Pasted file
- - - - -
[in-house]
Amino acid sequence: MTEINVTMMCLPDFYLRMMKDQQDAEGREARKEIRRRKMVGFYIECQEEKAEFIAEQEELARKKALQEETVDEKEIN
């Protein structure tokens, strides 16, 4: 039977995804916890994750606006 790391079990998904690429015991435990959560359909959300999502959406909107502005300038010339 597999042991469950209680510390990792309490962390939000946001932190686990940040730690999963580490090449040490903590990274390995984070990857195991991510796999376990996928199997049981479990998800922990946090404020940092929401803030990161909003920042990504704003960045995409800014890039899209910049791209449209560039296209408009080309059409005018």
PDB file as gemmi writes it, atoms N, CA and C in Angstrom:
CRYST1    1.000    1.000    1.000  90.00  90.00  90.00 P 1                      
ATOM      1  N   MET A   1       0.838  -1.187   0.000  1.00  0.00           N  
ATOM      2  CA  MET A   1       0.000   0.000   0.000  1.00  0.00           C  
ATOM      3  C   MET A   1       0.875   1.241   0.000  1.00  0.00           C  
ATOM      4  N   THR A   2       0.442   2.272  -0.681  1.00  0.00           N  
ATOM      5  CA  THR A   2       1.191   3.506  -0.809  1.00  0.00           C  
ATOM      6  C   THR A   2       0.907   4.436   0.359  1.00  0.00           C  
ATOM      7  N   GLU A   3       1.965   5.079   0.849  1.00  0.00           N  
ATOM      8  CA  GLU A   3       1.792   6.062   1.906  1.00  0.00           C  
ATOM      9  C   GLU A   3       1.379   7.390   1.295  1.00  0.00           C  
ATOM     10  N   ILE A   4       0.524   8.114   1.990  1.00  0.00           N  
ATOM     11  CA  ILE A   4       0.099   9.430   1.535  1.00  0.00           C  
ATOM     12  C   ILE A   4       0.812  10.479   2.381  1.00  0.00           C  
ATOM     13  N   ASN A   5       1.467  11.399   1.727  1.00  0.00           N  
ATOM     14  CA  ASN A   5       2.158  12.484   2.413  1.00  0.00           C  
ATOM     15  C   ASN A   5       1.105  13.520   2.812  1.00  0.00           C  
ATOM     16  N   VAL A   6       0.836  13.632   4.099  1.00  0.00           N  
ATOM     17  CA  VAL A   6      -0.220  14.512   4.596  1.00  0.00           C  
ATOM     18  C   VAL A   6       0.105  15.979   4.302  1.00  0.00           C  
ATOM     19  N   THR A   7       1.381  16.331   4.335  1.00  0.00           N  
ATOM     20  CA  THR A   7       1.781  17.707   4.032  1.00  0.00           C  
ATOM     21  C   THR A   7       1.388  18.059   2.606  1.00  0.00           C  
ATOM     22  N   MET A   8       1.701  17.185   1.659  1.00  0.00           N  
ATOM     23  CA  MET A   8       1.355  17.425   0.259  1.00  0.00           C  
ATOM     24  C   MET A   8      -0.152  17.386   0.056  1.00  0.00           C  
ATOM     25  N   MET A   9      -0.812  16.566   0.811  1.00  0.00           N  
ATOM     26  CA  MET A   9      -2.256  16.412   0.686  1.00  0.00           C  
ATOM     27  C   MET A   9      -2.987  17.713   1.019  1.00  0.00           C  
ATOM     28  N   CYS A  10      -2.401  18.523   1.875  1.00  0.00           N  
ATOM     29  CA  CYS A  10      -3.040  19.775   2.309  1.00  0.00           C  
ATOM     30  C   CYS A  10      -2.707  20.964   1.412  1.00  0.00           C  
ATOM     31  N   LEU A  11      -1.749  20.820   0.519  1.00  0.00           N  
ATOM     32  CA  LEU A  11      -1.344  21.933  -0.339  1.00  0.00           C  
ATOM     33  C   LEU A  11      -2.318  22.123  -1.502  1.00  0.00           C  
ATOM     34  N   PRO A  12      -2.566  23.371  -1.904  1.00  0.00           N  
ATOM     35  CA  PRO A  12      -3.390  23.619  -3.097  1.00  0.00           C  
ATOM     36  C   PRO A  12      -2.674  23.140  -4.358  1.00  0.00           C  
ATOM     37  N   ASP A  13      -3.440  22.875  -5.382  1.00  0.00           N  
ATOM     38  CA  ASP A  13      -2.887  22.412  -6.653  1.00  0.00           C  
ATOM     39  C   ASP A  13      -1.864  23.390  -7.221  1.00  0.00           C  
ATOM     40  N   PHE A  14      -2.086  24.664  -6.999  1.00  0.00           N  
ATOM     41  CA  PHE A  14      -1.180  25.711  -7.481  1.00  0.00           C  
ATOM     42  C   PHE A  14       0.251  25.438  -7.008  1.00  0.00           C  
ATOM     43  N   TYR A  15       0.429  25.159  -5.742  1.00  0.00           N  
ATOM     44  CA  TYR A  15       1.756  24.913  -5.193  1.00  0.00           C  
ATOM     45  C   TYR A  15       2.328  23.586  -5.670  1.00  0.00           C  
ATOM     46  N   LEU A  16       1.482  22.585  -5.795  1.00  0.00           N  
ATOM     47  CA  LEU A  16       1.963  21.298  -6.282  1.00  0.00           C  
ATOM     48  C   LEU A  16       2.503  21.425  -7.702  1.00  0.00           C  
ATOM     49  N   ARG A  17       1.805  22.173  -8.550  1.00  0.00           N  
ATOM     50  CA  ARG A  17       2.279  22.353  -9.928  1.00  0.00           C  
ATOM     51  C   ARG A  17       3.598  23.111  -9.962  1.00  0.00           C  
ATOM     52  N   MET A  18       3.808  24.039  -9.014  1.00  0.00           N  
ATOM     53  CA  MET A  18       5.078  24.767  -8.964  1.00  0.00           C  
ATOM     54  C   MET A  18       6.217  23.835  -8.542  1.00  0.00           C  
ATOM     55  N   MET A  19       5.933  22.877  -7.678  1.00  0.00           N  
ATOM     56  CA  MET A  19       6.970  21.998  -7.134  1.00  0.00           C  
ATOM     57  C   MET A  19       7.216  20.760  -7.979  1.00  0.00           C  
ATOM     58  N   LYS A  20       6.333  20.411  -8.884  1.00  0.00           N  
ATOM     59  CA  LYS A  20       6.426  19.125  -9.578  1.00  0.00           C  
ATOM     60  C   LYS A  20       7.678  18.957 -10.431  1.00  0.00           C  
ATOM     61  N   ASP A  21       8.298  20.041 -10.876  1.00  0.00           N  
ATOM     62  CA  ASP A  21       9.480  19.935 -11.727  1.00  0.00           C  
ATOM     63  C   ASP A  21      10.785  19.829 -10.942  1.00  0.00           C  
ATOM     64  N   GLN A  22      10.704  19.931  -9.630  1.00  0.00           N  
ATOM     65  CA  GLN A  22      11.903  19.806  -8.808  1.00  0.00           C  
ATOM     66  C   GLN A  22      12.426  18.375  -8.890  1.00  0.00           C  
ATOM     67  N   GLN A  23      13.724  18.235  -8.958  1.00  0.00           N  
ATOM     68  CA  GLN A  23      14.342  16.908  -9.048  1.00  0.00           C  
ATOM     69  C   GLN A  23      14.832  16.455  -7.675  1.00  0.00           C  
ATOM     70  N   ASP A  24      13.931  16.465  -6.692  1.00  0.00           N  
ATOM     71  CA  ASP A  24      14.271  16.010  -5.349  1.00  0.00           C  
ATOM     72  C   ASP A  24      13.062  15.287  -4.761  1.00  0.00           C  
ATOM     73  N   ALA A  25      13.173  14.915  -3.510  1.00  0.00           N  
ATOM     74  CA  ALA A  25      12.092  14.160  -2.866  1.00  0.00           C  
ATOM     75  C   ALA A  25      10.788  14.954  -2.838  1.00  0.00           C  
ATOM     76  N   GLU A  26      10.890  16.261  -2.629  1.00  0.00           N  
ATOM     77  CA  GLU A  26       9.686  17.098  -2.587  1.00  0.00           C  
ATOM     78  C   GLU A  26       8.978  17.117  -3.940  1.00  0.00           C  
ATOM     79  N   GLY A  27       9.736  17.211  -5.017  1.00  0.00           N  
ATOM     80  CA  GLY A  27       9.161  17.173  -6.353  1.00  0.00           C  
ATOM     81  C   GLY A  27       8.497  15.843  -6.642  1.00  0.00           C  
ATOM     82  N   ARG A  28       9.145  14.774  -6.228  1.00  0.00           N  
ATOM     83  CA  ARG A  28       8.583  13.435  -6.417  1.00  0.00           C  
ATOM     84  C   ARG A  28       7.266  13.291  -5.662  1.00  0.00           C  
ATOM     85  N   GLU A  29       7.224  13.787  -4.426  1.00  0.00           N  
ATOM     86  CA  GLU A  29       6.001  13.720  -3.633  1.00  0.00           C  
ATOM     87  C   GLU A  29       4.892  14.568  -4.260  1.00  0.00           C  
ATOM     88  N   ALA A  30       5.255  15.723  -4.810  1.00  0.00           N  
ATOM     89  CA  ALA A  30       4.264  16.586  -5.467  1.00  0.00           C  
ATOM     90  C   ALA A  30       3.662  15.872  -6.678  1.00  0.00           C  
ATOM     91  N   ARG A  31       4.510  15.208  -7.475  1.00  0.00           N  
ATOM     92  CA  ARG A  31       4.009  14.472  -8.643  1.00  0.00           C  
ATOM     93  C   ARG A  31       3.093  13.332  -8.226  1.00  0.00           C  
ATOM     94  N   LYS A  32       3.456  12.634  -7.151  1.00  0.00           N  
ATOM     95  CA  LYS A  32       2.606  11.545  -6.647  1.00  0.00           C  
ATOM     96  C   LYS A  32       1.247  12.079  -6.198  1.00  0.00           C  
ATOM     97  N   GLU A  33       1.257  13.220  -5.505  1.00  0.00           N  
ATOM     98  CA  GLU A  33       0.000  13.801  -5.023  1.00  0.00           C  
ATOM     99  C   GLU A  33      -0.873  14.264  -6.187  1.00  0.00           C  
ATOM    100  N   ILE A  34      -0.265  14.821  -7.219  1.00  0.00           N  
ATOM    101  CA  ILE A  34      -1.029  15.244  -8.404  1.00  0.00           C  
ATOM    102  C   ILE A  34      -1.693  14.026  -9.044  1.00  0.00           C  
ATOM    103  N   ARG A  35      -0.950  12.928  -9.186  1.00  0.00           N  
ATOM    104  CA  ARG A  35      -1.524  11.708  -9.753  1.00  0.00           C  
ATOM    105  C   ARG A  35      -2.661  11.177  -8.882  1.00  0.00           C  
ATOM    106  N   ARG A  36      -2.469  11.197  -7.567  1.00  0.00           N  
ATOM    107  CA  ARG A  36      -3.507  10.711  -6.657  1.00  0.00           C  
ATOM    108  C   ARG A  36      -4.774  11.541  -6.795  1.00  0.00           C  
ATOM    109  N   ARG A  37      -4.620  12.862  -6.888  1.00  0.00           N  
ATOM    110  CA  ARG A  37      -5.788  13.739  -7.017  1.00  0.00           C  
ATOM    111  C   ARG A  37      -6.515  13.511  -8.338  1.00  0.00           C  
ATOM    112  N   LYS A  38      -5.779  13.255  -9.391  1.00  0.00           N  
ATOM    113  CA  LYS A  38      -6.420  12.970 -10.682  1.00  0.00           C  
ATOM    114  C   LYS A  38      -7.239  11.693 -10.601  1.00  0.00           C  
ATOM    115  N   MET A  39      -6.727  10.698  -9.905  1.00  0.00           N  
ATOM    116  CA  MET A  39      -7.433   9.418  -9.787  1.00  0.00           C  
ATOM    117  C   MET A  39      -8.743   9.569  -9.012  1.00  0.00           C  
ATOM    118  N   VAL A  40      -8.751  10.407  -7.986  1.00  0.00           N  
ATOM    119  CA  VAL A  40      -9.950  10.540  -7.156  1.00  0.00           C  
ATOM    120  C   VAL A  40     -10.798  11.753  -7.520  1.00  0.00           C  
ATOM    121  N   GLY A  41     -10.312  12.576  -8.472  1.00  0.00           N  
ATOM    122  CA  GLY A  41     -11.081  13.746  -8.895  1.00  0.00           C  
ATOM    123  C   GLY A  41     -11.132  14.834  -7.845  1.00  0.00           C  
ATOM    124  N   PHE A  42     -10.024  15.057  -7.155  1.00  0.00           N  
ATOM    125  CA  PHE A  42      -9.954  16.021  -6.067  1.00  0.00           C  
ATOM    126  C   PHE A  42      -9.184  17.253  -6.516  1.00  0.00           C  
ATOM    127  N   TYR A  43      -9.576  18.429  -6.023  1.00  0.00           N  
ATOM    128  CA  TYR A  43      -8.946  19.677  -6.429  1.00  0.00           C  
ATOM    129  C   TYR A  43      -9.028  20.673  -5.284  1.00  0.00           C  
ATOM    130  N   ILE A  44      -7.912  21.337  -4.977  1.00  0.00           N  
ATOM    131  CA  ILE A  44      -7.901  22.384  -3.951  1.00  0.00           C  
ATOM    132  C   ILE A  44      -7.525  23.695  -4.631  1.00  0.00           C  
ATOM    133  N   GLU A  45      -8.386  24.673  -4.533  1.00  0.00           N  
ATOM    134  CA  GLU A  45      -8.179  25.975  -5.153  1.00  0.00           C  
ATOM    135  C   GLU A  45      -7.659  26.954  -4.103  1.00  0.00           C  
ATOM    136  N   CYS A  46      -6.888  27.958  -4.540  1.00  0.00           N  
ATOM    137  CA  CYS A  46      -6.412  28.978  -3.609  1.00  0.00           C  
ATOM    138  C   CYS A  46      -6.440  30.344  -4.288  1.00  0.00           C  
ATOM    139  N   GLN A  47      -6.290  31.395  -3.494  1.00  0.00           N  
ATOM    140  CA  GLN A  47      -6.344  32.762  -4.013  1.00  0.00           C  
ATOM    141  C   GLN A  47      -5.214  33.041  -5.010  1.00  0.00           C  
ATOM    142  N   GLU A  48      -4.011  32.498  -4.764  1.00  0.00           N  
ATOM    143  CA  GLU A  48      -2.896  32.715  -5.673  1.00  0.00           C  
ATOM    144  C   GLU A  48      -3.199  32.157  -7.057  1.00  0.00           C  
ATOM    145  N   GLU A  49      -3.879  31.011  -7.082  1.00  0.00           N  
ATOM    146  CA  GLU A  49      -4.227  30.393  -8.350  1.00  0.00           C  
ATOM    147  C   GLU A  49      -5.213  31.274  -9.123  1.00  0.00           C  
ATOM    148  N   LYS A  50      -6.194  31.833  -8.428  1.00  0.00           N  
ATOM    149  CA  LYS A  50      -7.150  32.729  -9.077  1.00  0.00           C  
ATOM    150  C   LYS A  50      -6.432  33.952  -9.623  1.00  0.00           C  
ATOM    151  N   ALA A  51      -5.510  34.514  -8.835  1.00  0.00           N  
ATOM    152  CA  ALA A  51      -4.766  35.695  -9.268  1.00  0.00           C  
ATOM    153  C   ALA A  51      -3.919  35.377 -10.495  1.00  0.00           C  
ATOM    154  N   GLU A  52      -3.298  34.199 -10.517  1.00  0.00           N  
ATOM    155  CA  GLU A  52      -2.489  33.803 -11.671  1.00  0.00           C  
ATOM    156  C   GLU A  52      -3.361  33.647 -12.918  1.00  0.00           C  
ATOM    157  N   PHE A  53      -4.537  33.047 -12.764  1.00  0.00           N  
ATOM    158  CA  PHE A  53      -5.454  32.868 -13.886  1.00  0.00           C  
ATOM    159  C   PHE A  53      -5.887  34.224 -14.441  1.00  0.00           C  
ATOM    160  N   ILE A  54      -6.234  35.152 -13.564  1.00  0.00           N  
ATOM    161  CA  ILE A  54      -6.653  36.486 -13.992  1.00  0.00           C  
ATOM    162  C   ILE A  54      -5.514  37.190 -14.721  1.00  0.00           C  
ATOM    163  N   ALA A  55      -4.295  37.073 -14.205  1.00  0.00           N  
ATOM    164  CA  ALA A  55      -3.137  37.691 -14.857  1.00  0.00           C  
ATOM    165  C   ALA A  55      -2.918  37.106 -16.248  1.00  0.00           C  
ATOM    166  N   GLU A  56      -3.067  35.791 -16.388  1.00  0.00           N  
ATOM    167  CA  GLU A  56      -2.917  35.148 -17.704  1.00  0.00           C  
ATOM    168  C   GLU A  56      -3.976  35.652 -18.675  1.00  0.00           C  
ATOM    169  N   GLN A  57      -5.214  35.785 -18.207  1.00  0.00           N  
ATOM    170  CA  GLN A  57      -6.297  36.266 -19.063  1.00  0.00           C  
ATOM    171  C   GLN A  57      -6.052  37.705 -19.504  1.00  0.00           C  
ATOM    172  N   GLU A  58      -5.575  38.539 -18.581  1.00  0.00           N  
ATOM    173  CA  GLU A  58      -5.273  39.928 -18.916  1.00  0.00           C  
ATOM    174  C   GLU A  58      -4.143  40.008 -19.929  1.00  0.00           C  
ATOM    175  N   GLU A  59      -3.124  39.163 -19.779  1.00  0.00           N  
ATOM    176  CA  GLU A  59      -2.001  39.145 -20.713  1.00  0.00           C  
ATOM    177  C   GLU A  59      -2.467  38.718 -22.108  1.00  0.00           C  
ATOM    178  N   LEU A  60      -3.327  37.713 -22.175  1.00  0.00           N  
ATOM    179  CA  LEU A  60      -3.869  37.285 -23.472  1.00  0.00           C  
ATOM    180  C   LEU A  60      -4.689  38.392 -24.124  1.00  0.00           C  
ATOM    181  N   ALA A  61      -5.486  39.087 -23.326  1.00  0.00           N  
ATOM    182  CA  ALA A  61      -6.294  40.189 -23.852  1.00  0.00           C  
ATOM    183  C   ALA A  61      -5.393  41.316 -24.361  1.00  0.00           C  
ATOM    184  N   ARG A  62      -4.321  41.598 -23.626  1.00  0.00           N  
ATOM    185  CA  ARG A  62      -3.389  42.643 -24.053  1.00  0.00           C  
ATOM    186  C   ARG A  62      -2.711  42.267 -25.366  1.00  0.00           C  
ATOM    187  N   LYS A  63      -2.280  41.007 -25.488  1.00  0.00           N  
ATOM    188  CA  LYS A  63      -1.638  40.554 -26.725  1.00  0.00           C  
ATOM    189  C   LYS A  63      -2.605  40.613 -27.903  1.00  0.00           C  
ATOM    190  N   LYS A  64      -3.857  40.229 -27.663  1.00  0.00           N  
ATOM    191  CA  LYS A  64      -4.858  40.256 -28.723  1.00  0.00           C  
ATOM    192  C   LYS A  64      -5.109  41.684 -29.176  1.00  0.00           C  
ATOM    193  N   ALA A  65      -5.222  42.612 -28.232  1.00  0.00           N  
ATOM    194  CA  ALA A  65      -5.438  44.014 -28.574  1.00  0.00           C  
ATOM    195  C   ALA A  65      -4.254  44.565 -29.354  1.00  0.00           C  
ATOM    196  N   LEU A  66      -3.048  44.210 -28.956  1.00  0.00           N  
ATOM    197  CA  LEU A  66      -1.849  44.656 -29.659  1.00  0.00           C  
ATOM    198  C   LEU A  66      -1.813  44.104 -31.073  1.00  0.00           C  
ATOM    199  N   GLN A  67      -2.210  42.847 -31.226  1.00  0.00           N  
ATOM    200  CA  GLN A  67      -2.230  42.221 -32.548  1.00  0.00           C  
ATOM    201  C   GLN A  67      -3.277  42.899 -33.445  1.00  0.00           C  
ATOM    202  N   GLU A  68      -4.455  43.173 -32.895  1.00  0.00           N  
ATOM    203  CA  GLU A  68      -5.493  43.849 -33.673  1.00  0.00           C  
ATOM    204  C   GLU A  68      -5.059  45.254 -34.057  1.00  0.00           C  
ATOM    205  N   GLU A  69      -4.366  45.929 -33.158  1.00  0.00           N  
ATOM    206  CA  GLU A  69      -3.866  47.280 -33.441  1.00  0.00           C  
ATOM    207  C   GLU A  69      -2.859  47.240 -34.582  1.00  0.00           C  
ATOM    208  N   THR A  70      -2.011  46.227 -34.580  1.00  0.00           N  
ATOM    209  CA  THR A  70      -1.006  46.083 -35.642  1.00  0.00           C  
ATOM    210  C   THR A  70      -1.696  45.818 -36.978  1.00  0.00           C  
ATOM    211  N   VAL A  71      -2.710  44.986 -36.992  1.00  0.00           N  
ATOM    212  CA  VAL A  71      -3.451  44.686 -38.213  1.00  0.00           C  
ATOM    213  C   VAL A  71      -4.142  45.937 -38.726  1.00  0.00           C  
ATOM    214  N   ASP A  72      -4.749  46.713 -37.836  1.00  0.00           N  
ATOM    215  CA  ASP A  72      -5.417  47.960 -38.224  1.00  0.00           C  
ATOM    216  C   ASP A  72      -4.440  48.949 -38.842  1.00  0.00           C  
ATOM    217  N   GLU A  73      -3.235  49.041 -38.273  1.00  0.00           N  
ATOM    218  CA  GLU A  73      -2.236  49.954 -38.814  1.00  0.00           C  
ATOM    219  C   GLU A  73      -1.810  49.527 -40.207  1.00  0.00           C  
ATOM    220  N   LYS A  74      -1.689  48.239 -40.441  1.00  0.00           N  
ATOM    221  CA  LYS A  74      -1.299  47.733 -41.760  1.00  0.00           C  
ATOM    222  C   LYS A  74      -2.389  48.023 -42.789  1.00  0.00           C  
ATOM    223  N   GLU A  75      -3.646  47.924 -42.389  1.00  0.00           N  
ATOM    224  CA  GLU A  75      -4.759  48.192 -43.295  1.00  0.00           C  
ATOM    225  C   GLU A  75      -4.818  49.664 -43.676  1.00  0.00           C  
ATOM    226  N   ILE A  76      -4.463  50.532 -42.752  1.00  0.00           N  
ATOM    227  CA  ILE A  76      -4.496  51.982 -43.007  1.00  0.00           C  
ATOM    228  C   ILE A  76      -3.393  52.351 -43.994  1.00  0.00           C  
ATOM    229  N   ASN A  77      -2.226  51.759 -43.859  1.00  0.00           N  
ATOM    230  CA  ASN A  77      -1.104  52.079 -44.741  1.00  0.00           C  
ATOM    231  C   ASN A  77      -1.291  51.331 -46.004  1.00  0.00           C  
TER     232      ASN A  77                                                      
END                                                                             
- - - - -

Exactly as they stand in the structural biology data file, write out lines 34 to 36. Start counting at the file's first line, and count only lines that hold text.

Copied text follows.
ATOM     29  CA  CYS A  10      -3.040  19.775   2.309  1.00  0.00           C  
ATOM     30  C   CYS A  10      -2.707  20.964   1.412  1.00  0.00           C  
ATOM     31  N   LEU A  11      -1.749  20.820   0.519  1.00  0.00           N  